The boss of an energy tech firm acquired by a US private equity firm for a reported £100m believes it can now become a unicorn company.

Matthew Hirst is the chief executive of Lancashire-based Utiligroup, which has been bought by Accel-KKR through its services company ESG.

More than 60 parties expressed an interest in investing in Utiligroup, whose software helps smaller utility companies compete with the so-called Big Six – British Gas, SSE, ScottishPower, EDF Energy, Eon and Npower.

It has also developed software to help with the rollout of smart meters, which the Government wants in every home by 2020 to help the public track their energy consumption.

In an exclusive interview with BusinessCloud, Hirst said the deal would help the company achieve its target to grow to 500 staff and a £50m turnover in three years.

He said: “Three years ago we did a management buy-out backed by NorthEdge Capital. We’ve been looking for fresh investment during the last 12 months. We’re delighted we’ve got one of the largest tech investors in the world - Accel-KKR - backing us for the next stage of our journey.

“At the time of the MBO we had 80 people in pretty tatty offices. We’ve now got 250 people and have tripled our turnover. One of the crucial things we did was transition to a SaaS business model, where customers can pay us a subscription.”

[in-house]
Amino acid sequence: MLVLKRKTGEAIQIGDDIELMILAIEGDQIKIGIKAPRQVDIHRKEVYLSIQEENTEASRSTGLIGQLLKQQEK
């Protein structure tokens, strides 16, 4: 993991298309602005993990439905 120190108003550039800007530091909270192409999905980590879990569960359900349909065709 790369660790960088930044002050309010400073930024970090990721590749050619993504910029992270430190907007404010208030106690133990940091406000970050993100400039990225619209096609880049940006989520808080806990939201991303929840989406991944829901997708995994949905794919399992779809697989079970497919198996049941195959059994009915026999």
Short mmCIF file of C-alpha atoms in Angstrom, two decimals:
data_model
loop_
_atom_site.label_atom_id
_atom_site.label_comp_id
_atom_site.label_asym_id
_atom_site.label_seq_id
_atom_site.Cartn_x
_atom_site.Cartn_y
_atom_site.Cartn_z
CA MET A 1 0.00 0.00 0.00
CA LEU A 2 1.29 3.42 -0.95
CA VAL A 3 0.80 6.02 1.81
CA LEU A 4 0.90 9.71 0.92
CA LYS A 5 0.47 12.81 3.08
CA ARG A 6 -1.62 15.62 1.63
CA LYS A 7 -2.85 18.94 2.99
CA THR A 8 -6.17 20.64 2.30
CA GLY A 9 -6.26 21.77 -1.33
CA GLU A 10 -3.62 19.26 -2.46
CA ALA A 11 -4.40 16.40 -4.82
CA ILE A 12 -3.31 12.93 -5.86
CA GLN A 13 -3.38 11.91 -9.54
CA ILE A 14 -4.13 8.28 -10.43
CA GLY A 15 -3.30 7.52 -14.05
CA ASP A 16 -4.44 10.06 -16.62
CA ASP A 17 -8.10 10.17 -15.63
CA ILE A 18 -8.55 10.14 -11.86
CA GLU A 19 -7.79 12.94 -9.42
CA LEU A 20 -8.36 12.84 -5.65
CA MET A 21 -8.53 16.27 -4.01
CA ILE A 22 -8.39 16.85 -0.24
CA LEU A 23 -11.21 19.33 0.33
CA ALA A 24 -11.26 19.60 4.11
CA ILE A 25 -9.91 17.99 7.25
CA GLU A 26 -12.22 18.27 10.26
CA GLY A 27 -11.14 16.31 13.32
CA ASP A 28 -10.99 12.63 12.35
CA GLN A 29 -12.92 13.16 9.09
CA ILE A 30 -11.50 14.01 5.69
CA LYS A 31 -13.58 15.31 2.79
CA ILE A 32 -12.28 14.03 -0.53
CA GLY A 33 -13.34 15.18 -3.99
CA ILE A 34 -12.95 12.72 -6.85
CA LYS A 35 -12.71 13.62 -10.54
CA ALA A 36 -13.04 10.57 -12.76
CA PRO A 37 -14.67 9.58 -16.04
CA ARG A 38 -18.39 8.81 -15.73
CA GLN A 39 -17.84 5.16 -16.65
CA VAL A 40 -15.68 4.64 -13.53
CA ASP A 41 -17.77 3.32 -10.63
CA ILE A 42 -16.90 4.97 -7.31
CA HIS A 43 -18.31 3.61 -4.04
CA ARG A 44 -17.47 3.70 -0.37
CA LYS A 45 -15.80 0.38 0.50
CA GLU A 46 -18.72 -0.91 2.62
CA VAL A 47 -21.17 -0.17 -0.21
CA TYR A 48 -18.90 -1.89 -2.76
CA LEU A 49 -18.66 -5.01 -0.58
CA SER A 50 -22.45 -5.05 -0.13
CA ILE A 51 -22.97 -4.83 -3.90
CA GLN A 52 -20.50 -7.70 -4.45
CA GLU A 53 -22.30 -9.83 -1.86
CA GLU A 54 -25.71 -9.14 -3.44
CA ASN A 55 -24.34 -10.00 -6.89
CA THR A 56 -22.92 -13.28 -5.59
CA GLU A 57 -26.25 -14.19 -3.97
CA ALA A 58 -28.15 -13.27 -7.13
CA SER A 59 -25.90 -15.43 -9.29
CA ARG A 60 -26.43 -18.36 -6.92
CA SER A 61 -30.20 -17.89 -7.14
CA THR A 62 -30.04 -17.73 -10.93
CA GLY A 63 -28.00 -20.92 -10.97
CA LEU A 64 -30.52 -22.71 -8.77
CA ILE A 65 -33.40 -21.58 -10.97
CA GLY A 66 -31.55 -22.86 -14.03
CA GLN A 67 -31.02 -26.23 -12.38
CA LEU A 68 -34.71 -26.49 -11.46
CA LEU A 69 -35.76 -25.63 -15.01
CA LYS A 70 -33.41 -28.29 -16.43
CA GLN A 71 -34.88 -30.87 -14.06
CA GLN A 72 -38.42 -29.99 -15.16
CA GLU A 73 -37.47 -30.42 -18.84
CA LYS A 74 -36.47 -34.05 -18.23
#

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In total NorthEdge Capital invested £16m in Utiligroup after the initial buyout led by Hirst and COO Andrew Green. NorthEdge has rolled some of its shares into the new business as part of the deal.

“This shows the great faith they have in the team and the business,” said Hirst, who has also has shares in the business. “I love the business. I’ve been it for 17 years since joining as a graduate. I’ve worked my way through the ranks. I’m passionate about the business and the sector and I’m in it for the long-term.”

Hirst said they’d received a lot of interest from private equity houses and trade buyers before choosing Accel-KKR, which he described as being “fantastic news” for Lancashire.

“Our business plan is to get us to 500 people and £50m turnover in three years,” he said. “The majority of these jobs will be in the Lancashire area.”

Hirst believes Utiligroup could become a unicorn business. “People talk about unicorns and we can certainly become a unicorn in valuation terms.”